Student Loan Refinancing
Refi Student Loans With Your Spouse
How to Pay off Student Loans Fast
Managing Your Student Loan Debt
Parent PLUS Loan Refinancing
Why Parents Should Refinance Student Loans
How to Refinance Parent Student Loans
Parent’s Guide to Student Loans
Get College Loans
How to Pay for College Tuition
Applying for Student Loans Guide
Student Loan Process Checklist
Student Loan Refinance 101
Student Loan Glossary
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If you’re one of the millions of student loan borrowers that hasn’t had to make payments due to the federal student loan freeze, you may be feeling anxious about repayment starting again in 2022.
On average, student loan borrowers pay $393 per month toward their debt, so your payments can eat up a significant amount of your take-home pay.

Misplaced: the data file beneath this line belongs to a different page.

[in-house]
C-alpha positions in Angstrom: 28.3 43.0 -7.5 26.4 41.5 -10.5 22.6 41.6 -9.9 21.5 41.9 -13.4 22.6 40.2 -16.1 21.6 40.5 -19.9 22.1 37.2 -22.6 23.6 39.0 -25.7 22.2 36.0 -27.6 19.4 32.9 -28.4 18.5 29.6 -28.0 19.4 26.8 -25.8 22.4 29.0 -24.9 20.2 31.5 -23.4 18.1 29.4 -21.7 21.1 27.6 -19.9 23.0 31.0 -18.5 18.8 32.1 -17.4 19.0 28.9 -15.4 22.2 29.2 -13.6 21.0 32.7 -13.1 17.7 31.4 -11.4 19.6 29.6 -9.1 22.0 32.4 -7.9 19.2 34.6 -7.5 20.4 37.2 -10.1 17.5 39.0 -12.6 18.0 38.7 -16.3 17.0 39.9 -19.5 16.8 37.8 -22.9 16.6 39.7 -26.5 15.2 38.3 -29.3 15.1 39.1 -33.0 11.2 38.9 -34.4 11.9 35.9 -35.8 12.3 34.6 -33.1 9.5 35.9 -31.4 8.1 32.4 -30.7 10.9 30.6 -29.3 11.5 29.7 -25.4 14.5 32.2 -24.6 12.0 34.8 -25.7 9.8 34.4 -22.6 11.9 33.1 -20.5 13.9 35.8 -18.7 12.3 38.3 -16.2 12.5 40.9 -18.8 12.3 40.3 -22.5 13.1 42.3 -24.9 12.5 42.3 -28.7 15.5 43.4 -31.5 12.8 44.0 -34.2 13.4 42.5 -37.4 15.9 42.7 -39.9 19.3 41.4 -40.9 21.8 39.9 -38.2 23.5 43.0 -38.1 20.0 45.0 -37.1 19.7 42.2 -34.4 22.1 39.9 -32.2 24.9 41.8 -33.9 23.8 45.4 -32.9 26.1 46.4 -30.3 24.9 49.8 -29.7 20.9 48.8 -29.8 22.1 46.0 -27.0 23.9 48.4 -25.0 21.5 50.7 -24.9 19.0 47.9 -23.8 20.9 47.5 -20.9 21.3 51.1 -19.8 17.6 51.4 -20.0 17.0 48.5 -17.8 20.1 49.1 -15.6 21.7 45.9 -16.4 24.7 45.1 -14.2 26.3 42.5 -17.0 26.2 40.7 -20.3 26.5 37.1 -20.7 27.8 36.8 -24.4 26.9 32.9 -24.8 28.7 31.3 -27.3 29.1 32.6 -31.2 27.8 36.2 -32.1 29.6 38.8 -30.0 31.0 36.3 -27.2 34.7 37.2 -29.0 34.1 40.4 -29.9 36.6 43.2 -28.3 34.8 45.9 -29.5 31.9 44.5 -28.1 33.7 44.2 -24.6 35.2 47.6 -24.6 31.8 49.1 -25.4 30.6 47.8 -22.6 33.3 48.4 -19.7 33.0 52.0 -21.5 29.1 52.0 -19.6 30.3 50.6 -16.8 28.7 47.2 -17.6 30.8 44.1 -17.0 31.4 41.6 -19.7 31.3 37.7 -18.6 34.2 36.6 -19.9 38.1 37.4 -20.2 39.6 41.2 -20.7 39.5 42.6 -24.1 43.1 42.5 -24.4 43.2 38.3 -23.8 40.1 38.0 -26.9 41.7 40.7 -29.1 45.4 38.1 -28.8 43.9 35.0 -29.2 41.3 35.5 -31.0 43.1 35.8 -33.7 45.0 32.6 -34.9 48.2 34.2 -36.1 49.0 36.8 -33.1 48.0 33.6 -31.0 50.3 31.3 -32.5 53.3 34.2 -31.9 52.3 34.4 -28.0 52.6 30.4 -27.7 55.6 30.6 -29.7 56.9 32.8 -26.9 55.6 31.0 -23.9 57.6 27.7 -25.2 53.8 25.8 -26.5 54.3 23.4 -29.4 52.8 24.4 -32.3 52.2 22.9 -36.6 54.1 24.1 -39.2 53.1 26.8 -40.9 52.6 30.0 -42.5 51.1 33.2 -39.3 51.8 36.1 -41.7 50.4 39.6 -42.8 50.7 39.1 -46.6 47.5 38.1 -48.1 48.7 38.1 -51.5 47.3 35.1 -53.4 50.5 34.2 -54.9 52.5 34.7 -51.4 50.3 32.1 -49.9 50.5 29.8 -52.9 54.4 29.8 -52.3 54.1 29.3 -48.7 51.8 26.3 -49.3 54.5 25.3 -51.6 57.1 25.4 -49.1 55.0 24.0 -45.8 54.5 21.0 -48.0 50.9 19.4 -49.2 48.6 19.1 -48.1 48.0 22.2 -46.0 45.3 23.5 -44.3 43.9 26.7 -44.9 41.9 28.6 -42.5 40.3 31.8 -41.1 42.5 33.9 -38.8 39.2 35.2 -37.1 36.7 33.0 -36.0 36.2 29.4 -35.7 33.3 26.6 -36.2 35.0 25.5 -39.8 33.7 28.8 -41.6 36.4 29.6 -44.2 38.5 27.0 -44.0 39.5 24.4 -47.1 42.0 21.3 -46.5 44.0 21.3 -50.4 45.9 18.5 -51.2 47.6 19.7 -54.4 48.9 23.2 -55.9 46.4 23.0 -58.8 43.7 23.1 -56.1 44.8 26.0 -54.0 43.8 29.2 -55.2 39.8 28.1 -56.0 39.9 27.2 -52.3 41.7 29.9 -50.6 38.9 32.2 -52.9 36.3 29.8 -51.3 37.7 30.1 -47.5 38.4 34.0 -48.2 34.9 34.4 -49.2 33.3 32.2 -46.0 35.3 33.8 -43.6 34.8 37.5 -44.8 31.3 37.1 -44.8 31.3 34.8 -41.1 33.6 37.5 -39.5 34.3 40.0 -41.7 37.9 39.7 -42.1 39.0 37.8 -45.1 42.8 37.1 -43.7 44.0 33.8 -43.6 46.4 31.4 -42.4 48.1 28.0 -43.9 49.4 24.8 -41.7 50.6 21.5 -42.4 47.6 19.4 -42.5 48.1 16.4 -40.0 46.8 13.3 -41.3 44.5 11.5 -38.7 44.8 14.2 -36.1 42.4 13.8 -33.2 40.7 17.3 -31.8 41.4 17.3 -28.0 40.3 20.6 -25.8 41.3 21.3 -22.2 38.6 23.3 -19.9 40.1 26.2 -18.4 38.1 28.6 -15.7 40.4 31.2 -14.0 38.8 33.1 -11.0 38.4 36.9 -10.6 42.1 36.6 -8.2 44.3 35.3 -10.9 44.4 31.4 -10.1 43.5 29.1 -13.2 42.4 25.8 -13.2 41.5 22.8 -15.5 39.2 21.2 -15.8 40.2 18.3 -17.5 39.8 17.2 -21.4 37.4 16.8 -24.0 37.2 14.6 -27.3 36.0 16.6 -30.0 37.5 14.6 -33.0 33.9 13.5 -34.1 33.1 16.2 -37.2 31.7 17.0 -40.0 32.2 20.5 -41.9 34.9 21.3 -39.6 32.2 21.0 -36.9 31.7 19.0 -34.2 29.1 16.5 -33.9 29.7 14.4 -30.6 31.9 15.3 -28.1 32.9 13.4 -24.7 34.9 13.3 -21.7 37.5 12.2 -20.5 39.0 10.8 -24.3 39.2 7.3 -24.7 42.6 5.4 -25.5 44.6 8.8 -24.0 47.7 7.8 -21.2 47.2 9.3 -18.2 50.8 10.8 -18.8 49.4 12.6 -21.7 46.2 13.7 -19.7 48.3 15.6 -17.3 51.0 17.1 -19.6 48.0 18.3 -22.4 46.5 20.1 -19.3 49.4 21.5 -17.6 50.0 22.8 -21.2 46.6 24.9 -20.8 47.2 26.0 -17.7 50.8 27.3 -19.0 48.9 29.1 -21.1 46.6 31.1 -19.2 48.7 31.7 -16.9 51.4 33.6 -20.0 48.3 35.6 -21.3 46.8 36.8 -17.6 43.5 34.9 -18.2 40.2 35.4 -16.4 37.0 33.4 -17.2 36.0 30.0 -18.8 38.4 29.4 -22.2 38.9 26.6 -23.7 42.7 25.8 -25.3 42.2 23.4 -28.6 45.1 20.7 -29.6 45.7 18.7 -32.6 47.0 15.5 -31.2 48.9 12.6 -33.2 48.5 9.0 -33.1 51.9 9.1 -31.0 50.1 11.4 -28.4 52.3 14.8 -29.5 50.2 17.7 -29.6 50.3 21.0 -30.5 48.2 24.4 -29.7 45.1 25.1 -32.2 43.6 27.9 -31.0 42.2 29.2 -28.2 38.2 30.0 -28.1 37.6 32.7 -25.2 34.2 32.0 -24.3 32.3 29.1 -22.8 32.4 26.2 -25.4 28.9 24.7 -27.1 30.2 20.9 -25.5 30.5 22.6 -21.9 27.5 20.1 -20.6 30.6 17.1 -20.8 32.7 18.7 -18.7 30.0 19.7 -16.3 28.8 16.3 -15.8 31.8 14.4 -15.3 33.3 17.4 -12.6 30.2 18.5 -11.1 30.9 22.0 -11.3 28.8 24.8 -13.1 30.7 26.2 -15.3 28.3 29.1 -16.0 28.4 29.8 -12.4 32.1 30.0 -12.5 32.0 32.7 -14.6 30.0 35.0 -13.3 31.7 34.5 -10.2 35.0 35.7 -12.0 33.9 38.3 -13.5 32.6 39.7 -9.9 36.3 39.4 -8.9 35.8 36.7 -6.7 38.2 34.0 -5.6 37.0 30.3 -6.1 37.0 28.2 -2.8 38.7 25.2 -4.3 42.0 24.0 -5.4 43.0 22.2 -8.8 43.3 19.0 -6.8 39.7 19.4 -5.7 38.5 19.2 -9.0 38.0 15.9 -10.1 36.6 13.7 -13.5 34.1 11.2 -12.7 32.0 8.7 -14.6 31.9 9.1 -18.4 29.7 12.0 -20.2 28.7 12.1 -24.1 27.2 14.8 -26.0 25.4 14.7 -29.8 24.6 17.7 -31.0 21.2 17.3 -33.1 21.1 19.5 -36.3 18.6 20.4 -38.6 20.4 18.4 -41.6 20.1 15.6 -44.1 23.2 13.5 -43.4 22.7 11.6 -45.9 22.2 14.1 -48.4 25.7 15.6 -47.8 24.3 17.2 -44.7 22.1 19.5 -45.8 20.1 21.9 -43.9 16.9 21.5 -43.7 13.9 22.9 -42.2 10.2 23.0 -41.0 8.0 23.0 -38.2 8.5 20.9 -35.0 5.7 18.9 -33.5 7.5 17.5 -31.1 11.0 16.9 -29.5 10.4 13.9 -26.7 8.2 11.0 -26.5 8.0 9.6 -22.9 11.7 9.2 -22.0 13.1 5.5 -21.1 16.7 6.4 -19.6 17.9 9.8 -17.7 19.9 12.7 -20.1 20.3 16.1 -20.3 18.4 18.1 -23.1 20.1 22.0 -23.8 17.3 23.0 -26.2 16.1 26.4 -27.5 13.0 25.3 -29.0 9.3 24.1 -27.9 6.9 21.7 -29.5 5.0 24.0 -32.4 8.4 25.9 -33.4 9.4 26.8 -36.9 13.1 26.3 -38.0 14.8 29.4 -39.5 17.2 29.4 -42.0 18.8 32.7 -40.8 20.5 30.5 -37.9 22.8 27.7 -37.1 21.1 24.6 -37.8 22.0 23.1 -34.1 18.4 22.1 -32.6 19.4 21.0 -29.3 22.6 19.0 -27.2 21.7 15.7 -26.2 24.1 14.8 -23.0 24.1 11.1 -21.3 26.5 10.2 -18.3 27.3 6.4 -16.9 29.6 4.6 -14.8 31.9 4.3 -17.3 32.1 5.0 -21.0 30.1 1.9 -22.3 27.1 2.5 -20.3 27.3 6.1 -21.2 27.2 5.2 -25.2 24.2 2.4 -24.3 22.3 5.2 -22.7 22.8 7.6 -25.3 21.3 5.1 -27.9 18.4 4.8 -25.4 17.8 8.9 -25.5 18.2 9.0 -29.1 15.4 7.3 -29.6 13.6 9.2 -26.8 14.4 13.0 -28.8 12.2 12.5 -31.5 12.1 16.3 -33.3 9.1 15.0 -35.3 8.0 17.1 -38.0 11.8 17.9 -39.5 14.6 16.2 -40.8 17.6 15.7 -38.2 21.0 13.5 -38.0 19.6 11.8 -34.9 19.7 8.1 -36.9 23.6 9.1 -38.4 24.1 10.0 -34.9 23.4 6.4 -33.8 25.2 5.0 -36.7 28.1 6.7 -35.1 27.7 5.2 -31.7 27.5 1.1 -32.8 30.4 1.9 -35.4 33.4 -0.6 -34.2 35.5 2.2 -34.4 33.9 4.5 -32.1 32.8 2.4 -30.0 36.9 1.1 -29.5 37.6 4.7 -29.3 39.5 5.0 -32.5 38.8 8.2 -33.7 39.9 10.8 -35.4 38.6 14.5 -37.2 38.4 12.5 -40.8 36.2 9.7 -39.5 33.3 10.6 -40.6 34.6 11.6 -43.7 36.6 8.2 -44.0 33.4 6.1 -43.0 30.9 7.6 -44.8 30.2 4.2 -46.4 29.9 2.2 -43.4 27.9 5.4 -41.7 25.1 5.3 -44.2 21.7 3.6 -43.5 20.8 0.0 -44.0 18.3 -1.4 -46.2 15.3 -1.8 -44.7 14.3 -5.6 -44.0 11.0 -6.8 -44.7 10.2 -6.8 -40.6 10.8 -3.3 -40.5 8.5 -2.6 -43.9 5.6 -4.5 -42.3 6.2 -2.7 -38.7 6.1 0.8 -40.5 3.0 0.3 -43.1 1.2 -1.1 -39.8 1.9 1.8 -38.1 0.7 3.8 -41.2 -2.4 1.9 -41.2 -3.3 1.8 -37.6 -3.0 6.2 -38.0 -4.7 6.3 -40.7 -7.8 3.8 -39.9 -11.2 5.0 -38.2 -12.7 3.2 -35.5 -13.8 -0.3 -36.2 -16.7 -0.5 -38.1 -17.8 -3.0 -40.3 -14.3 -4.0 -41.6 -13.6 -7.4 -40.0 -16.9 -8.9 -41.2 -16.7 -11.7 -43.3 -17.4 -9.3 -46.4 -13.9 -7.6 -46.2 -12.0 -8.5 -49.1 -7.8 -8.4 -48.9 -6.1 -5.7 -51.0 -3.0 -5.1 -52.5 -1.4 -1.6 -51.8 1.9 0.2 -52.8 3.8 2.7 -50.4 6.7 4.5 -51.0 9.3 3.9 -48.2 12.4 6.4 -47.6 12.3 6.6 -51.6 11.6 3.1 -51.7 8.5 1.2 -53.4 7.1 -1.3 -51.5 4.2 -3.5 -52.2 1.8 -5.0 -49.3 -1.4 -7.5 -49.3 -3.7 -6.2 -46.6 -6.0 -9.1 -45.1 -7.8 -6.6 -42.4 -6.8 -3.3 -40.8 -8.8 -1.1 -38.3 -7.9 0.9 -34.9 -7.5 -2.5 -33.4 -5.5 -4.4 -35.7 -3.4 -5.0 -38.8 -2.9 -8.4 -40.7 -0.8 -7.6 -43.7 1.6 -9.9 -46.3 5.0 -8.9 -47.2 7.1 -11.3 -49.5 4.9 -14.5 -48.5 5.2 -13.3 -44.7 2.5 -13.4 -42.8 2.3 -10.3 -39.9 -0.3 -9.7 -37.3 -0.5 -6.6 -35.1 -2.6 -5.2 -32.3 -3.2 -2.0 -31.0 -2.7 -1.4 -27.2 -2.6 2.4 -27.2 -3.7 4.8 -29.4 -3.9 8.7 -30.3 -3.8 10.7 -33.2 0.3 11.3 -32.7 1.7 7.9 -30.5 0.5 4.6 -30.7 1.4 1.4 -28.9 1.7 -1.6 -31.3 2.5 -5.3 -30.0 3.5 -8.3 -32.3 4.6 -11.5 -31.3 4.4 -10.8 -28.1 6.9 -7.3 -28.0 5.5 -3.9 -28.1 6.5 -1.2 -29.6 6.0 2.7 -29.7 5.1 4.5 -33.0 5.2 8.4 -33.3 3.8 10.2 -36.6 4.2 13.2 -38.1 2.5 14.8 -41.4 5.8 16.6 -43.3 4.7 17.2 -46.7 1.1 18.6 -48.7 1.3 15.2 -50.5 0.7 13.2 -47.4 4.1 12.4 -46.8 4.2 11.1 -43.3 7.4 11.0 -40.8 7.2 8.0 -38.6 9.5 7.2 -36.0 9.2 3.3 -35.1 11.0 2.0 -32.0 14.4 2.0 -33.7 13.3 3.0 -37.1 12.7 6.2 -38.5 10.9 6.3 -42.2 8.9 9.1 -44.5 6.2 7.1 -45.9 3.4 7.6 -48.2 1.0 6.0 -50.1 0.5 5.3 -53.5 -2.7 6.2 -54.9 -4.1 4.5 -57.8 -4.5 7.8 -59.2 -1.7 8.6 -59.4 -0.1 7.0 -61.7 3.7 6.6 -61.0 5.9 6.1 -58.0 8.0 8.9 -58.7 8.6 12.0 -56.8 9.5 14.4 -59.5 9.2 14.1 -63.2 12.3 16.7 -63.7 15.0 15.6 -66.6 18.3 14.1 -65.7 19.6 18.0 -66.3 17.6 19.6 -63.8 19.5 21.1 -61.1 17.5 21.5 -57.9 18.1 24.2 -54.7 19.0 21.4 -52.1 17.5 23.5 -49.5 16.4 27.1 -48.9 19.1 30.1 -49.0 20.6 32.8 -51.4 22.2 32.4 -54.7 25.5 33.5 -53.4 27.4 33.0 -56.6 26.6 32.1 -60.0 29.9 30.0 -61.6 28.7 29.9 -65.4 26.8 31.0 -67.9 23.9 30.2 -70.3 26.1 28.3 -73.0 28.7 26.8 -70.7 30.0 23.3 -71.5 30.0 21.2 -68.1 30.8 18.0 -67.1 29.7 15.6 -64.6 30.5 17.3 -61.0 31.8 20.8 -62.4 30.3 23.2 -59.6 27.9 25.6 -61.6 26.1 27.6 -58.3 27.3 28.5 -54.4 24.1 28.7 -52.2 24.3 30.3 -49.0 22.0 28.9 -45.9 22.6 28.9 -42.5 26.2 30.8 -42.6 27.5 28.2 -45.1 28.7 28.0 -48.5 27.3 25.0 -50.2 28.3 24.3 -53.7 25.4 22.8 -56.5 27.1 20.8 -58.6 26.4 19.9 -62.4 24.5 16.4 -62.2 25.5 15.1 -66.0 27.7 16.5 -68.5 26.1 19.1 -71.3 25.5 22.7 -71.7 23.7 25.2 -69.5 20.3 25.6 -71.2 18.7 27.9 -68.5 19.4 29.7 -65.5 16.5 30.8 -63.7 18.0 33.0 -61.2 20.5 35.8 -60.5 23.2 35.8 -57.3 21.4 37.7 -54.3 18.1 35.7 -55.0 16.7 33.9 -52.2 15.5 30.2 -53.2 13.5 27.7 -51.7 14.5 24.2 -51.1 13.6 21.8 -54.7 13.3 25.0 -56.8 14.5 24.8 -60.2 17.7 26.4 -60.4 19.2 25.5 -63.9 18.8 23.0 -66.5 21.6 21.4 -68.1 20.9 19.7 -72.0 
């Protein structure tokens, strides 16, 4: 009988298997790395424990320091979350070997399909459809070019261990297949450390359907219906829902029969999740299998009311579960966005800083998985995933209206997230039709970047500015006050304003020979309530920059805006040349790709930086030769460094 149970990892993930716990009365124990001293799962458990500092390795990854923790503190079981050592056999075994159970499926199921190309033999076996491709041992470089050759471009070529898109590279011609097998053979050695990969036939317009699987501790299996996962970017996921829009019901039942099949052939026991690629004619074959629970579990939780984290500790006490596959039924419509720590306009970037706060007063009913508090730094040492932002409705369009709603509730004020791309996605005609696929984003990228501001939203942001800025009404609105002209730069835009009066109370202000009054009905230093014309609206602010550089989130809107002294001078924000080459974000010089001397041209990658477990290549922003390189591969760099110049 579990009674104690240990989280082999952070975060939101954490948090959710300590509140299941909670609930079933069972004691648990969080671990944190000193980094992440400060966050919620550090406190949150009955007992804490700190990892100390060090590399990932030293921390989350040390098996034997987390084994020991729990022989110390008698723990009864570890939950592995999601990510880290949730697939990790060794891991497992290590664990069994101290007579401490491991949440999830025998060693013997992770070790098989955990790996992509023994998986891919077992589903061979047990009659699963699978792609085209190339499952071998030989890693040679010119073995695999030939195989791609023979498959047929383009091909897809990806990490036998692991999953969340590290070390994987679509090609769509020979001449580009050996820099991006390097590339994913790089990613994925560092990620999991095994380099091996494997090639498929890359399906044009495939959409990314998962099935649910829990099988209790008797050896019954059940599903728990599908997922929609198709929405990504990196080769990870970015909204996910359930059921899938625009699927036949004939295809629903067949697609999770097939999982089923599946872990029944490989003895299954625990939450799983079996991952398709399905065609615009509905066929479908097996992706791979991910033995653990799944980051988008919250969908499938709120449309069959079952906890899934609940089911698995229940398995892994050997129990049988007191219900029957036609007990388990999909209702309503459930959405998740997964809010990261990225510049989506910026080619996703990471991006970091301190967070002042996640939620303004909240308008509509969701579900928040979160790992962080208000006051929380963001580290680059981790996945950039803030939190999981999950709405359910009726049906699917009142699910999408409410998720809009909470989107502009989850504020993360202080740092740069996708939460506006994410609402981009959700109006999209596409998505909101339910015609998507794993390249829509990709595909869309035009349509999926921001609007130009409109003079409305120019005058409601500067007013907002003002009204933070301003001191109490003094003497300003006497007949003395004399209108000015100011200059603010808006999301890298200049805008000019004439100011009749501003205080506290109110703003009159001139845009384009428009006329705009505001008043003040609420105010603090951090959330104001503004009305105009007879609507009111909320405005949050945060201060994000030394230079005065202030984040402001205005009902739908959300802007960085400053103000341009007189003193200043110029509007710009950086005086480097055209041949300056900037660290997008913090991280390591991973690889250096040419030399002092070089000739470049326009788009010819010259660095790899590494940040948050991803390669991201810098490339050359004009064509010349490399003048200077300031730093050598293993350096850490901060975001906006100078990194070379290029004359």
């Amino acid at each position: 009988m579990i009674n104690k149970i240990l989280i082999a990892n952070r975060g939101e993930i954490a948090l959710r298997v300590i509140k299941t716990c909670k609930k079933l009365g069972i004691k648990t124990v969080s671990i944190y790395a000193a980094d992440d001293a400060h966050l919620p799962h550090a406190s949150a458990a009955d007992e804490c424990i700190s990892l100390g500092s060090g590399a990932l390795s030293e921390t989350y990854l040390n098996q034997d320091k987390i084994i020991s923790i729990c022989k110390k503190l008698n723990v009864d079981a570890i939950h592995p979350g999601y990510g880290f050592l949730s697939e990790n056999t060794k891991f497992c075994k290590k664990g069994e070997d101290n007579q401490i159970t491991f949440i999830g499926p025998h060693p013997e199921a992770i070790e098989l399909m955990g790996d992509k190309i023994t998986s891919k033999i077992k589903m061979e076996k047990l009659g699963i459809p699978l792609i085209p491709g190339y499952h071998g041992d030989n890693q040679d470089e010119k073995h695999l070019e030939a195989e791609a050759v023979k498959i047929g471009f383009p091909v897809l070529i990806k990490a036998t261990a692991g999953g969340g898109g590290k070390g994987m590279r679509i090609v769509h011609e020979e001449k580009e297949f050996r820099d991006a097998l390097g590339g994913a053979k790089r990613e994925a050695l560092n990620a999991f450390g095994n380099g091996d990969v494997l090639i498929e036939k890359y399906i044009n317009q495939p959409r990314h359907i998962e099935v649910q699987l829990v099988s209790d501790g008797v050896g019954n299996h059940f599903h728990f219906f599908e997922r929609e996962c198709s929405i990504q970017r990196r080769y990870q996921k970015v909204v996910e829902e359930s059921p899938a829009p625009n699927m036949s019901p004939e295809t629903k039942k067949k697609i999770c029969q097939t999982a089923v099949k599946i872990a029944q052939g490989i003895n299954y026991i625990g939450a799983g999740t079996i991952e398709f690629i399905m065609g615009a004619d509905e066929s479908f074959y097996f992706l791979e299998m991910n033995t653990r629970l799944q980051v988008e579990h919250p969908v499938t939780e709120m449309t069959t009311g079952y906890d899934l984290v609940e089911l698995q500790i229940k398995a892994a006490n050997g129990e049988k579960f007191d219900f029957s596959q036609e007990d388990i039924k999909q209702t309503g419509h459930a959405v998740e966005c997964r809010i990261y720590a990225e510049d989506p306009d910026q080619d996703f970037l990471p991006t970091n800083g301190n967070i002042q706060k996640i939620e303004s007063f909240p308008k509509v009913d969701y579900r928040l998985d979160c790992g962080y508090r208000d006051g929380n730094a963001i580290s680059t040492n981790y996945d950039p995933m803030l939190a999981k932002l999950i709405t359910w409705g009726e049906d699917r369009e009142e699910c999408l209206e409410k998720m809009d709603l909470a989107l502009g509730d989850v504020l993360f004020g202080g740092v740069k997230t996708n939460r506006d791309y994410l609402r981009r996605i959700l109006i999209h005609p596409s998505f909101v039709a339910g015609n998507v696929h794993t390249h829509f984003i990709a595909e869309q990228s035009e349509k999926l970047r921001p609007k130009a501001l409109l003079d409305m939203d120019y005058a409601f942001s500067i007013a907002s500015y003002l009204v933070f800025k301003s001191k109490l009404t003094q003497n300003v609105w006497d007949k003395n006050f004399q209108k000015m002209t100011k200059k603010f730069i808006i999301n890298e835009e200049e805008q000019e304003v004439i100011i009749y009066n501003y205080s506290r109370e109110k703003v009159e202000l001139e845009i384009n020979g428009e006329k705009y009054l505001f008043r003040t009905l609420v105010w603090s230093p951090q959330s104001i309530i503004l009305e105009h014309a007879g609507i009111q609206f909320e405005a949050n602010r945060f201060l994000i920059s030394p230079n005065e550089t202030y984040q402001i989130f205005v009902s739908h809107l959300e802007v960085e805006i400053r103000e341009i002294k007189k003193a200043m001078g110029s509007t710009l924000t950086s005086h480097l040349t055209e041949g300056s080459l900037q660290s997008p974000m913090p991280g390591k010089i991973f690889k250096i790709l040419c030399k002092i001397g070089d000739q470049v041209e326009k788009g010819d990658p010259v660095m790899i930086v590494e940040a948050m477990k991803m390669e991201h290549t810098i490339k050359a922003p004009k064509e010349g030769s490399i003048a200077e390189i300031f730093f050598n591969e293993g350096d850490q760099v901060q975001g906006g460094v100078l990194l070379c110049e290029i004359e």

If you’re worried about making ends meet or simply want more breathing room in your budget, here’s how to lower student loan payments, and what you should consider before reducing your payment.
If your payments are too high, you run the risk of missing payments. Besides late fees, missed payments can also lead to delinquency and default. In fact, the Federal Reserve reported that 18% of student loan borrowers were behind on their payments before the student loan freeze went into effect, meaning a large percentage of borrowers may struggle with their payments again very soon.
Reducing your payments can make your loans easier to manage. Depending on the type of loans you have and your situation, you may be able to use one of the following ways to lower student loan payments:
If you have federal Direct Loans, one option is to enroll in one of the four income-driven repayment (IDR) plans.